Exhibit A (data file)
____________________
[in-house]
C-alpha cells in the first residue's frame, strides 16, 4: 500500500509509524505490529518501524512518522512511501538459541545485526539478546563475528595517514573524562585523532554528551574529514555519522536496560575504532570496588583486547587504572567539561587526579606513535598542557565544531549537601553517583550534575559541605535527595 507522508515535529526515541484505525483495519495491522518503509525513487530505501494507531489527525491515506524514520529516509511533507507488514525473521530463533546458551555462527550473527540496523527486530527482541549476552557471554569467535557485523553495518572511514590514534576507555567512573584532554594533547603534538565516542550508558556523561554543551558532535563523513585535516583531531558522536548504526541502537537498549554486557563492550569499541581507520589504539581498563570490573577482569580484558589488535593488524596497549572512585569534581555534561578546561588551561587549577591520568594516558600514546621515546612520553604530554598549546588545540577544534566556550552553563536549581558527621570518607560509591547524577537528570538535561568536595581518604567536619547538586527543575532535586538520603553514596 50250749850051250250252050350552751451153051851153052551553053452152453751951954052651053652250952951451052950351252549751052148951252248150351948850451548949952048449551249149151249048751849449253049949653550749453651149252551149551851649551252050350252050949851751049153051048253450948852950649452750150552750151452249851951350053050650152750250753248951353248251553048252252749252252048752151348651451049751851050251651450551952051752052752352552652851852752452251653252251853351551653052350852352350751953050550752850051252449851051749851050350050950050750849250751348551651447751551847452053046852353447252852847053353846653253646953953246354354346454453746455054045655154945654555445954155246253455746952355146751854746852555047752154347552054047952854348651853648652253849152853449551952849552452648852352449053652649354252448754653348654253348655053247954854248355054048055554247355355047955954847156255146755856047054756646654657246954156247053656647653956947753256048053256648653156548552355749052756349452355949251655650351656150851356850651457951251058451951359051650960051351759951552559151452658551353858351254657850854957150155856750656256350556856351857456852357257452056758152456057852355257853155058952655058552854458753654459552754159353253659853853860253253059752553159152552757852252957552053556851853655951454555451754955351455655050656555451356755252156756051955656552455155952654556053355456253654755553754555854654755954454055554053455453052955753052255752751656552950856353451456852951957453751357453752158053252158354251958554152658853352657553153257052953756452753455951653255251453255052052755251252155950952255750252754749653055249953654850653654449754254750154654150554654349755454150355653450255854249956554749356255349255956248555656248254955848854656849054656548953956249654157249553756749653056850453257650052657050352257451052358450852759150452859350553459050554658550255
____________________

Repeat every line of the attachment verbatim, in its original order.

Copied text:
[in-house]
C-alpha cells in the first residue's frame, strides 16, 4: 500500500509509524505490529518501524512518522512511501538459541545485526539478546563475528595517514573524562585523532554528551574529514555519522536496560575504532570496588583486547587504572567539561587526579606513535598542557565544531549537601553517583550534575559541605535527595 507522508515535529526515541484505525483495519495491522518503509525513487530505501494507531489527525491515506524514520529516509511533507507488514525473521530463533546458551555462527550473527540496523527486530527482541549476552557471554569467535557485523553495518572511514590514534576507555567512573584532554594533547603534538565516542550508558556523561554543551558532535563523513585535516583531531558522536548504526541502537537498549554486557563492550569499541581507520589504539581498563570490573577482569580484558589488535593488524596497549572512585569534581555534561578546561588551561587549577591520568594516558600514546621515546612520553604530554598549546588545540577544534566556550552553563536549581558527621570518607560509591547524577537528570538535561568536595581518604567536619547538586527543575532535586538520603553514596 50250749850051250250252050350552751451153051851153052551553053452152453751951954052651053652250952951451052950351252549751052148951252248150351948850451548949952048449551249149151249048751849449253049949653550749453651149252551149551851649551252050350252050949851751049153051048253450948852950649452750150552750151452249851951350053050650152750250753248951353248251553048252252749252252048752151348651451049751851050251651450551952051752052752352552652851852752452251653252251853351551653052350852352350751953050550752850051252449851051749851050350050950050750849250751348551651447751551847452053046852353447252852847053353846653253646953953246354354346454453746455054045655154945654555445954155246253455746952355146751854746852555047752154347552054047952854348651853648652253849152853449551952849552452648852352449053652649354252448754653348654253348655053247954854248355054048055554247355355047955954847156255146755856047054756646654657246954156247053656647653956947753256048053256648653156548552355749052756349452355949251655650351656150851356850651457951251058451951359051650960051351759951552559151452658551353858351254657850854957150155856750656256350556856351857456852357257452056758152456057852355257853155058952655058552854458753654459552754159353253659853853860253253059752553159152552757852252957552053556851853655951454555451754955351455655050656555451356755252156756051955656552455155952654556053355456253654755553754555854654755954454055554053455453052955753052255752751656552950856353451456852951957453751357453752158053252158354251958554152658853352657553153257052953756452753455951653255251453255052052755251252155950952255750252754749653055249953654850653654449754254750154654150554654349755454150355653450255854249956554749356255349255956248555656248254955848854656849054656548953956249654157249553756749653056850453257650052657050352257451052358450852759150452859350553459050554658550255